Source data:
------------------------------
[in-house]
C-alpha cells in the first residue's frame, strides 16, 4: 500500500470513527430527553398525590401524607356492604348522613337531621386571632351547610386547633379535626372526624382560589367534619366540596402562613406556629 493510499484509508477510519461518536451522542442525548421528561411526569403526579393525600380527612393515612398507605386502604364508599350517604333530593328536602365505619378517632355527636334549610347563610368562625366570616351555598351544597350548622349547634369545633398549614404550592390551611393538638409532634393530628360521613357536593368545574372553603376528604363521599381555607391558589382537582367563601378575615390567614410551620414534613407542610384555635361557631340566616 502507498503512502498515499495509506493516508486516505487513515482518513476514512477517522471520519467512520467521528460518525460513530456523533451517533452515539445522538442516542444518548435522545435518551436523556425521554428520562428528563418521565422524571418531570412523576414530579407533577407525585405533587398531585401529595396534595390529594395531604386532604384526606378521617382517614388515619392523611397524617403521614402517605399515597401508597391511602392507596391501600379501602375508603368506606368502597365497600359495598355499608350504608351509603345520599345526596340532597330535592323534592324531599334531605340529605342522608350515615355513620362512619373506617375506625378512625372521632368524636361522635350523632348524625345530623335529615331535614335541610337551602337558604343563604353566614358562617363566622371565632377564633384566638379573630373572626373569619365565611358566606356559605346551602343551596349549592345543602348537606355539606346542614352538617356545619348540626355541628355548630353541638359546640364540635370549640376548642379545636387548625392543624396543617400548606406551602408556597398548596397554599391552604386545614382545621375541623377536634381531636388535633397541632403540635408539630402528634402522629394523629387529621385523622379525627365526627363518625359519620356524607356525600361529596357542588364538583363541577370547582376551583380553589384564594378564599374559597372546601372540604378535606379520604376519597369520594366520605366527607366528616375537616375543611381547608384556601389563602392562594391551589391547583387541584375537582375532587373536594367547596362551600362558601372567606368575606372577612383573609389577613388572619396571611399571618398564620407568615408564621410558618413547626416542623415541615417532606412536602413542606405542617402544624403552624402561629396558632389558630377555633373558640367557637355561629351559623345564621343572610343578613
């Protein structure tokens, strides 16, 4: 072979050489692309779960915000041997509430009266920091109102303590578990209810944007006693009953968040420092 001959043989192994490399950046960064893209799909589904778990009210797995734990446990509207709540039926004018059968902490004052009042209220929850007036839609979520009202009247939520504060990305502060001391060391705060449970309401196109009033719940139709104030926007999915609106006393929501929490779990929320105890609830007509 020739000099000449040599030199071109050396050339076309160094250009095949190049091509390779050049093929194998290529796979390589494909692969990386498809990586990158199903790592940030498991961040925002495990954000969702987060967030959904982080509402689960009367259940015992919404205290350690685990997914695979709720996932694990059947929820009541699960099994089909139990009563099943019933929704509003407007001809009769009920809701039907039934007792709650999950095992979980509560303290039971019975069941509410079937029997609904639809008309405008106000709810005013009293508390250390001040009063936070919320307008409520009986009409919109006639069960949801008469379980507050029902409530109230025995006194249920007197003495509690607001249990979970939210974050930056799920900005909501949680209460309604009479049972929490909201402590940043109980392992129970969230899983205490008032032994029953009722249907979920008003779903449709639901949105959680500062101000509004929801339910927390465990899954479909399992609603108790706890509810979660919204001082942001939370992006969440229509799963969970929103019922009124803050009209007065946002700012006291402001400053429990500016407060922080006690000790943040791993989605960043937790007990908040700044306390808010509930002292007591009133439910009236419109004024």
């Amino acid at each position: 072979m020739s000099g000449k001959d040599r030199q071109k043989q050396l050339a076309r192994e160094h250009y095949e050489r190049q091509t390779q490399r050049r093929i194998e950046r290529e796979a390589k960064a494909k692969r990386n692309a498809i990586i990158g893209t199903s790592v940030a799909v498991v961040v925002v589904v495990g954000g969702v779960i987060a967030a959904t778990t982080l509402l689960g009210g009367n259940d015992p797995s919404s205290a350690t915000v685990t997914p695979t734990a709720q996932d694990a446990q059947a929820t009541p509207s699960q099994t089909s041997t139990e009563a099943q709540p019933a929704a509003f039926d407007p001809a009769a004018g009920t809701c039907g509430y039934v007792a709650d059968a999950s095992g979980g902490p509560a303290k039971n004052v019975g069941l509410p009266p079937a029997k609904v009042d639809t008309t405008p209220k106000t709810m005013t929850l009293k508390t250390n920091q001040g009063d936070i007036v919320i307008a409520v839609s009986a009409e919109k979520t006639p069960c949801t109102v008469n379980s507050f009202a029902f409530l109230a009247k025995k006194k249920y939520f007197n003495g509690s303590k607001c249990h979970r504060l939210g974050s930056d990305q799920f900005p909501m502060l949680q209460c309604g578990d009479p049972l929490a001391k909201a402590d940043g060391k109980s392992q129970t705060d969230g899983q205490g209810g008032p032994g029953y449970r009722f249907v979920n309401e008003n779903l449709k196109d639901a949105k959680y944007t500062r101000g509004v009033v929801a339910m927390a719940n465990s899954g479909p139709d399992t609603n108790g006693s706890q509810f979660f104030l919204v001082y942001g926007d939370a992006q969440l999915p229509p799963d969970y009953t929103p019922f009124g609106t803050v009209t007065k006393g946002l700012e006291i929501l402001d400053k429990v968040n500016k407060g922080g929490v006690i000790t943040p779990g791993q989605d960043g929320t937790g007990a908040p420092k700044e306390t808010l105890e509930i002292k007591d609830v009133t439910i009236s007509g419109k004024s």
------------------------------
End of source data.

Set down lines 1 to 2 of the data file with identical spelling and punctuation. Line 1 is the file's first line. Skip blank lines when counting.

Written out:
[in-house]
C-alpha cells in the first residue's frame, strides 16, 4: 500500500470513527430527553398525590401524607356492604348522613337531621386571632351547610386547633379535626372526624382560589367534619366540596402562613406556629 493510499484509508477510519461518536451522542442525548421528561411526569403526579393525600380527612393515612398507605386502604364508599350517604333530593328536602365505619378517632355527636334549610347563610368562625366570616351555598351544597350548622349547634369545633398549614404550592390551611393538638409532634393530628360521613357536593368545574372553603376528604363521599381555607391558589382537582367563601378575615390567614410551620414534613407542610384555635361557631340566616 502507498503512502498515499495509506493516508486516505487513515482518513476514512477517522471520519467512520467521528460518525460513530456523533451517533452515539445522538442516542444518548435522545435518551436523556425521554428520562428528563418521565422524571418531570412523576414530579407533577407525585405533587398531585401529595396534595390529594395531604386532604384526606378521617382517614388515619392523611397524617403521614402517605399515597401508597391511602392507596391501600379501602375508603368506606368502597365497600359495598355499608350504608351509603345520599345526596340532597330535592323534592324531599334531605340529605342522608350515615355513620362512619373506617375506625378512625372521632368524636361522635350523632348524625345530623335529615331535614335541610337551602337558604343563604353566614358562617363566622371565632377564633384566638379573630373572626373569619365565611358566606356559605346551602343551596349549592345543602348537606355539606346542614352538617356545619348540626355541628355548630353541638359546640364540635370549640376548642379545636387548625392543624396543617400548606406551602408556597398548596397554599391552604386545614382545621375541623377536634381531636388535633397541632403540635408539630402528634402522629394523629387529621385523622379525627365526627363518625359519620356524607356525600361529596357542588364538583363541577370547582376551583380553589384564594378564599374559597372546601372540604378535606379520604376519597369520594366520605366527607366528616375537616375543611381547608384556601389563602392562594391551589391547583387541584375537582375532587373536594367547596362551600362558601372567606368575606372577612383573609389577613388572619396571611399571618398564620407568615408564621410558618413547626416542623415541615417532606412536602413542606405542617402544624403552624402561629396558632389558630377555633373558640367557637355561629351559623345564621343572610343578613